Like many fields in STEM, cybersecurity has traditionally been a bit of a boys’ club. Back in 2013, it was reported that women made up 11 per cent of the global cybersecurity workforce.* Fortunately, there appears to be signs of change, with the figure expected to rise beyond 20 per cent by the end of 2019.**
Maha Afaneh is currently completing the final year of her Master of Cybersecurity (Computer Science) and is a passionate advocate for more women in the field. She’s just been nominated for the Australian Information Security Association’s Cyber Security Tertiary Student of the Year Award and hopes it will inspire others.
‘If girls see a woman coming up and achieving an award – even just being nominated – it will show they can study cybersecurity too.’Maha Afaneh
It was while studying her criminology degree that Maha discovered her love of cybersecurity.
‘I’ve always had an interest in technical areas, so I didn’t let having a non-technical degree stop me.’
Once she’d started at La Trobe, she didn’t waste any time in getting involved in student life, becoming a student representative after just one semester.
‘I’m basically the voice of the students. If they have any concerns or don’t know who to reach out to, I’m there to step in and provide advice.’
Looking to mentor the next generation of cybersecurity professionals, she began tutoring undergrads.
‘The fact I’ve done an internship and I’m a bit older means I bring some experience and knowledge.’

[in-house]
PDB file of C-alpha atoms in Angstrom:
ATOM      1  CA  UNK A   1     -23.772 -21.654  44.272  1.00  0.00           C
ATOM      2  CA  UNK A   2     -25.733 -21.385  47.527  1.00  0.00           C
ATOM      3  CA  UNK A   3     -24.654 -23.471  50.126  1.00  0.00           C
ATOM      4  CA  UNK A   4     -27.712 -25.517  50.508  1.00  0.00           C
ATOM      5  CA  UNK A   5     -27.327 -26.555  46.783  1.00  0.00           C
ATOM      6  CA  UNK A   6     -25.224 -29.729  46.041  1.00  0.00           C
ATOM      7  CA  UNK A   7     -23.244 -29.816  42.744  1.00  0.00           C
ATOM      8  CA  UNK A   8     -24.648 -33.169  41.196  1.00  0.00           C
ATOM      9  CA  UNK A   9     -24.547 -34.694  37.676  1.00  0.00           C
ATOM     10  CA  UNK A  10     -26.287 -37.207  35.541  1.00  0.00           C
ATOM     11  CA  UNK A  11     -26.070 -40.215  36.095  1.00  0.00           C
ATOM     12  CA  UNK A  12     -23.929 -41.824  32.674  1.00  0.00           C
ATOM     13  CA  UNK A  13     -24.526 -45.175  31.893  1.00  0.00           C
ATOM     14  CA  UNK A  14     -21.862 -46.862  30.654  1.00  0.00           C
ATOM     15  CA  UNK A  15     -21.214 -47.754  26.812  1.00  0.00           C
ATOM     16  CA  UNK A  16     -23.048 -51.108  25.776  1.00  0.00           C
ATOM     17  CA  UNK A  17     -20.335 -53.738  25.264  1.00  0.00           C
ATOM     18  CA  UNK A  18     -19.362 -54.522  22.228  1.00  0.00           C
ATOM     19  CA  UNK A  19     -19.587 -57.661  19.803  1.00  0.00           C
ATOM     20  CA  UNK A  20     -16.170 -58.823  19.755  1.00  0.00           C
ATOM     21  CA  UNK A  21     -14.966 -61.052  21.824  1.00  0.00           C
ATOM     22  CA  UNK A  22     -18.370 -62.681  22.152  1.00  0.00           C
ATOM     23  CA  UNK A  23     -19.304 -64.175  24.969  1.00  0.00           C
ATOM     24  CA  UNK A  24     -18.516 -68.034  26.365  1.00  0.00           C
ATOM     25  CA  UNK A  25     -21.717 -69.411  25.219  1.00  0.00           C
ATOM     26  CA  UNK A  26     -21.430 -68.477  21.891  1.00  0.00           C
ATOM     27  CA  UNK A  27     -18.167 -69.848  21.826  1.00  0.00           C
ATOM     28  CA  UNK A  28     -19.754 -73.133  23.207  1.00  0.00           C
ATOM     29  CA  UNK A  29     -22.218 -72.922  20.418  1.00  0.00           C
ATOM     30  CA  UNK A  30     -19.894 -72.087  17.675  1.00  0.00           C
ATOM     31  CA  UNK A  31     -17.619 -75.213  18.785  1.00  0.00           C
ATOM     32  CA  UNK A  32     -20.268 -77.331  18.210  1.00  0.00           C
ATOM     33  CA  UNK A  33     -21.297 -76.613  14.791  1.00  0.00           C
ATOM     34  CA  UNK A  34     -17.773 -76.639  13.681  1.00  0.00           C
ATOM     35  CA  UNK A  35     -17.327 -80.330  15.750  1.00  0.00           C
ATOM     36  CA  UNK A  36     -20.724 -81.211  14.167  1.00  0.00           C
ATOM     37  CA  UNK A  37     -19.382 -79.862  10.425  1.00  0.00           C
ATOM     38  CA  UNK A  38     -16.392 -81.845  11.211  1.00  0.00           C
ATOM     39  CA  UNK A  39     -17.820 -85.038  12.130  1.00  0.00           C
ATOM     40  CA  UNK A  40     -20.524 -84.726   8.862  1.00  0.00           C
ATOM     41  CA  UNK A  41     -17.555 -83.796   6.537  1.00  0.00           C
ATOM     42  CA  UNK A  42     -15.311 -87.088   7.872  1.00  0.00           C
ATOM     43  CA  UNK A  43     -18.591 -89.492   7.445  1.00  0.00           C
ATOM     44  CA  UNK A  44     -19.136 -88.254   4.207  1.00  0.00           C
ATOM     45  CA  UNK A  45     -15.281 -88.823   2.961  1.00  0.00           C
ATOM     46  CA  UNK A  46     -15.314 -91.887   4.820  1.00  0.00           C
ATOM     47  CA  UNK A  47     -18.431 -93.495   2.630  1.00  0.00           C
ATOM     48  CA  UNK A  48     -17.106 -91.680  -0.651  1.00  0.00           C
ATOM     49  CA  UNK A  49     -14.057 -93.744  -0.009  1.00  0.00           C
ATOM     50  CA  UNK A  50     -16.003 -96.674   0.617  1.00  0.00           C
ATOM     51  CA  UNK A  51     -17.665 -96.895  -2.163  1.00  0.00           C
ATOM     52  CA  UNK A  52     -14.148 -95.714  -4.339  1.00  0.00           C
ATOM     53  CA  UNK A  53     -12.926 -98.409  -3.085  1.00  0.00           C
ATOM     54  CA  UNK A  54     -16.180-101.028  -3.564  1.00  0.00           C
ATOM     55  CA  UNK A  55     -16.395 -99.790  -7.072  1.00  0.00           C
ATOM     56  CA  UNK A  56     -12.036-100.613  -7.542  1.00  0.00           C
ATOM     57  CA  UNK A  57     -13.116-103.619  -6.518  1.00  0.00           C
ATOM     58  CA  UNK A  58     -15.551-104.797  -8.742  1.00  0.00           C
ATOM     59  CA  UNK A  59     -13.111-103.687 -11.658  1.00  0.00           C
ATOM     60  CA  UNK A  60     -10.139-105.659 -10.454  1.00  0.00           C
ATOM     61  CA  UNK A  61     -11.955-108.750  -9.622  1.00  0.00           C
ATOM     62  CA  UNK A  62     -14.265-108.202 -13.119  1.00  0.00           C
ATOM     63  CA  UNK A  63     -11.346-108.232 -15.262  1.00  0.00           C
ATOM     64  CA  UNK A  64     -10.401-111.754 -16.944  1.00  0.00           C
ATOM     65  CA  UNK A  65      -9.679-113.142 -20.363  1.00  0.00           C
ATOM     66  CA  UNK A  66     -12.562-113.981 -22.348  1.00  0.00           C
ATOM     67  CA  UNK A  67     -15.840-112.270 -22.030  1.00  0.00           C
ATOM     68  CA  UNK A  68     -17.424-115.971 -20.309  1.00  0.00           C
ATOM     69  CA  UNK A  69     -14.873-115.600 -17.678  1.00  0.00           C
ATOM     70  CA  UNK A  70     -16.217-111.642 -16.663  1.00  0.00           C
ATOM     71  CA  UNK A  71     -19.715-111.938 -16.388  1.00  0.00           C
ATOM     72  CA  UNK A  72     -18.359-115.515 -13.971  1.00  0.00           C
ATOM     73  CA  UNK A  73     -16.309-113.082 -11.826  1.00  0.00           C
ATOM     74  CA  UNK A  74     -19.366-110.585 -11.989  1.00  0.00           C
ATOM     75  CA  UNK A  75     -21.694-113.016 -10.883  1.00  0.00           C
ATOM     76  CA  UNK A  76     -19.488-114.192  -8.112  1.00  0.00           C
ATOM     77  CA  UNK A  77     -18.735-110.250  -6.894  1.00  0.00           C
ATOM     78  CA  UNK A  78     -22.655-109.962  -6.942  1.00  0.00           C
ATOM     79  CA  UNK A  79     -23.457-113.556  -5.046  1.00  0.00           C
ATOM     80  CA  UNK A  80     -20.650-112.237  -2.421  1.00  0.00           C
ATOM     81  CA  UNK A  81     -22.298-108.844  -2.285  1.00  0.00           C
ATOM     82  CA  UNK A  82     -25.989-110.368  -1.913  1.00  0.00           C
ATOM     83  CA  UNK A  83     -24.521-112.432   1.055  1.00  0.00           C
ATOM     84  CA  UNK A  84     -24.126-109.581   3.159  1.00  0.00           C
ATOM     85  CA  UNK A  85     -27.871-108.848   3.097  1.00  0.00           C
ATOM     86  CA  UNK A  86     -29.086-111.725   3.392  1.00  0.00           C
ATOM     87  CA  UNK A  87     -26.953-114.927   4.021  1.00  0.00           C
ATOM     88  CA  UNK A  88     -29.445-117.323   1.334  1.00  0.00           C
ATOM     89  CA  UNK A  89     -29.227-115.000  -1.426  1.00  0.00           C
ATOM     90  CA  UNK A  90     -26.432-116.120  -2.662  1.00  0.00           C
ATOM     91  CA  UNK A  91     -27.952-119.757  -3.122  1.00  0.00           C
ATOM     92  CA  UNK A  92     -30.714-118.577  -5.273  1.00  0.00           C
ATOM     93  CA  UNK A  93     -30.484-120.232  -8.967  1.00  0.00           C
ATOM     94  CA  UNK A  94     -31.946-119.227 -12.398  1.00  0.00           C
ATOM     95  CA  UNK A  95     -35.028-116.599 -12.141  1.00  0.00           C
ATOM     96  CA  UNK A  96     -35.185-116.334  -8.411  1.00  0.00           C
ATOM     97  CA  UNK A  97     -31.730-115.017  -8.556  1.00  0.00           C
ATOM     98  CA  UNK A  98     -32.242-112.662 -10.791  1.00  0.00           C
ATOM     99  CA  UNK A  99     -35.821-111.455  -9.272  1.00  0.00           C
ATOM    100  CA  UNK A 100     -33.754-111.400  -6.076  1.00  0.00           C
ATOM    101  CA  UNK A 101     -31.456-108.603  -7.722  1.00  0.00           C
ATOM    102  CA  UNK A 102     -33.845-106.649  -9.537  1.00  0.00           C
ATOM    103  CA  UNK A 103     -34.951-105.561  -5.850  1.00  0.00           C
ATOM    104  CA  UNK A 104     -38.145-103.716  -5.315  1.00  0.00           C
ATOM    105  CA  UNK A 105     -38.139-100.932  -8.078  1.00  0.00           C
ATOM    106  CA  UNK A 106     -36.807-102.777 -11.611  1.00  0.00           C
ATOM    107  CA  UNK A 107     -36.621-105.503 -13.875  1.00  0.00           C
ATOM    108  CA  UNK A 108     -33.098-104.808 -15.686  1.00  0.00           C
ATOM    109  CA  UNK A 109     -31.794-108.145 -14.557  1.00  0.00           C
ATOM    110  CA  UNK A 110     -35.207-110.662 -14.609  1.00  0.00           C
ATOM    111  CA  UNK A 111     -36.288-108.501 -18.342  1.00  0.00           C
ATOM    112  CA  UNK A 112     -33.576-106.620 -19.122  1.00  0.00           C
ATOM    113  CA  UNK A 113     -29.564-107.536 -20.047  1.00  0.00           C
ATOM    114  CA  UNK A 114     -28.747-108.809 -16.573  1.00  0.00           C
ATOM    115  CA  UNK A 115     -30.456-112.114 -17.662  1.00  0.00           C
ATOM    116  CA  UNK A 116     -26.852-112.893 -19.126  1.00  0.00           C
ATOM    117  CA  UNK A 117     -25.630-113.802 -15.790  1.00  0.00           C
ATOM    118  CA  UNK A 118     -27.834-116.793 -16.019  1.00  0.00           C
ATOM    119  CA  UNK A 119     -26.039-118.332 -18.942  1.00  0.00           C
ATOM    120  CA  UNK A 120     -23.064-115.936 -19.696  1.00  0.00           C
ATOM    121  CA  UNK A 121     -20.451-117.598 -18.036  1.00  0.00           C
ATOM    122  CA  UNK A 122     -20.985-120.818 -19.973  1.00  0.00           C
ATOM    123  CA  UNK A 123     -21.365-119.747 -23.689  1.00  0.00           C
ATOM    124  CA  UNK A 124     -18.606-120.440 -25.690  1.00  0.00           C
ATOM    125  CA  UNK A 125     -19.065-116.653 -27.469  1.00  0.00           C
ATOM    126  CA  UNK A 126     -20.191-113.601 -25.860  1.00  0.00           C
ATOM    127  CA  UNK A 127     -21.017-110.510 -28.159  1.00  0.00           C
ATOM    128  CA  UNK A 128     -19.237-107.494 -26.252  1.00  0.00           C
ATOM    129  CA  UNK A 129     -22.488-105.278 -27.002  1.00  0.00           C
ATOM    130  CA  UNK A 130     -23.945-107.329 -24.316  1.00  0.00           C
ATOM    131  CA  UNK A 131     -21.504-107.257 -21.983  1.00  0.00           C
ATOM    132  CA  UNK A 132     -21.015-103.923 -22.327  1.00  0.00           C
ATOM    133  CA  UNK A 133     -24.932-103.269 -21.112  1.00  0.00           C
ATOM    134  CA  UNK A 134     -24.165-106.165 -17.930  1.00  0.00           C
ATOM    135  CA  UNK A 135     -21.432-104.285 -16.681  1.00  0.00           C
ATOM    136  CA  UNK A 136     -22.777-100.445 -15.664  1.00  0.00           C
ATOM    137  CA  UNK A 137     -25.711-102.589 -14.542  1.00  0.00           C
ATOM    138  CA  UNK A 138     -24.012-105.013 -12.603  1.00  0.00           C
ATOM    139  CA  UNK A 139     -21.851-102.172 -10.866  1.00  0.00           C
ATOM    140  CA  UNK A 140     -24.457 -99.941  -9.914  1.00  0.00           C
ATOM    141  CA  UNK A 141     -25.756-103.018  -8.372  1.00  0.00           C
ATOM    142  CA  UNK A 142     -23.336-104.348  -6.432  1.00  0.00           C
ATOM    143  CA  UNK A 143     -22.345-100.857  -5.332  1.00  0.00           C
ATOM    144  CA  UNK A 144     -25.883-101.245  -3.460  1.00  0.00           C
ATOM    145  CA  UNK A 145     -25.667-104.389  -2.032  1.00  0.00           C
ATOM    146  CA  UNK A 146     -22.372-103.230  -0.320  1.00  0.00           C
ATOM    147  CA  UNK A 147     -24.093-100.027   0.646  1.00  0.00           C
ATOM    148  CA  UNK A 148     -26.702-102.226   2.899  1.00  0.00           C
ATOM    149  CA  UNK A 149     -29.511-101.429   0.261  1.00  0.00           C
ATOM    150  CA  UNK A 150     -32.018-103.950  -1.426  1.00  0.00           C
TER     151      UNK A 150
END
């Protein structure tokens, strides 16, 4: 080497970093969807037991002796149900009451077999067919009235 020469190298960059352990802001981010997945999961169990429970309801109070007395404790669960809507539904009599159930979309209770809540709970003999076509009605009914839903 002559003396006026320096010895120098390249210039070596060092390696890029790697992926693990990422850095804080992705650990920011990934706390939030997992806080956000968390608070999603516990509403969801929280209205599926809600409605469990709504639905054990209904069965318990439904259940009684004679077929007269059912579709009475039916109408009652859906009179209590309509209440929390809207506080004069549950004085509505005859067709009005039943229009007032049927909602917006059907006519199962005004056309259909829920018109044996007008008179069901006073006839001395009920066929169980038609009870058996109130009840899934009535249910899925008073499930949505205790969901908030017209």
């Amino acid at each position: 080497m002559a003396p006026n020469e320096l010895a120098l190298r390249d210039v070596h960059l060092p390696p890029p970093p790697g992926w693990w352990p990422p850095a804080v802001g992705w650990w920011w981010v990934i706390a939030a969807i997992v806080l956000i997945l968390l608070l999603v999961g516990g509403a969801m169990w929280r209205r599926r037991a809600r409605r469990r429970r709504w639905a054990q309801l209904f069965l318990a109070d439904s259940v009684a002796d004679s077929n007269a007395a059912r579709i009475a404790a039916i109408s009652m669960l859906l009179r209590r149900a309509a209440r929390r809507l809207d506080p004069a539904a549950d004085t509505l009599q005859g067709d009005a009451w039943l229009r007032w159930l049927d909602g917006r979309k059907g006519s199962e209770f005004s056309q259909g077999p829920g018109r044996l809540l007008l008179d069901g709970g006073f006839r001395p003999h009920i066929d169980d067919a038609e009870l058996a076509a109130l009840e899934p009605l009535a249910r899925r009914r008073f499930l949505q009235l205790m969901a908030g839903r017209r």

At La Trobe, Maha has found a strong mentor in Jill Slay, the La Trobe Optus Chair of Cyber Security.
‘She’s really pushed me to network and apply for graduate programs. She’s introduced me to so many people.’
‘I’ve already got an exciting job offer for next year through Deloitte’s graduate program. One of the partners, Puneet Kukreja, is an adjunct professor at La Trobe. From the get-go, he was encouraging and pushing for more women in cyber.’
Maha says while cybersecurity is still male-dominated, there are now more women being drawn to the field.
‘It’s great, because many women come from different backgrounds and have switched over from different careers. They bring a different perspective and a different mindset which will allow cybersecurity to flourish.’
Achieving gender balance begins with education, and Maha is starting at home.
‘I’ve got four younger sisters and I tell them, “It doesn’t have to be cybersecurity, it can be any STEM-related degree. And don’t be intimidated, because men want more women in the industry, but there’s not enough going through university.”’
Back at uni, she’s also president of two cybersecurity clubs: the La Trobe Cybersecurity Society, focused on the technical side of cyber and the ISACA Student Group, focused on the governance, risk and compliance side of cyber.
‘Our ISACA launch had the CISO of Microsoft in attendance, who’s also a Professor of Practice at La Trobe. We talked about career paths and what additional certifications can help students be at the forefront of cybersecurity.’
From here, Maha wants to contribute to cybersecurity on a larger scale.
‘My plan for next year is to do some exciting things at Deloitte. In the future, I really want to be in a position that would allow me to make an impact on a national scale – which will ultimately encourage even more girls to come through.’
At La Trobe, we’ve introduced a range of scholarships – including our new Women in Cybersecurity Scholarship – so you can study a cybersecurity degree and join the next generation of cyber professionals. Learn more about our cybersecurity degrees and scholarships.
*Agents of Change: Women in the Information Security Profession, Frost and Sullivan, 2013
**Cybersecurity Ventures, 2018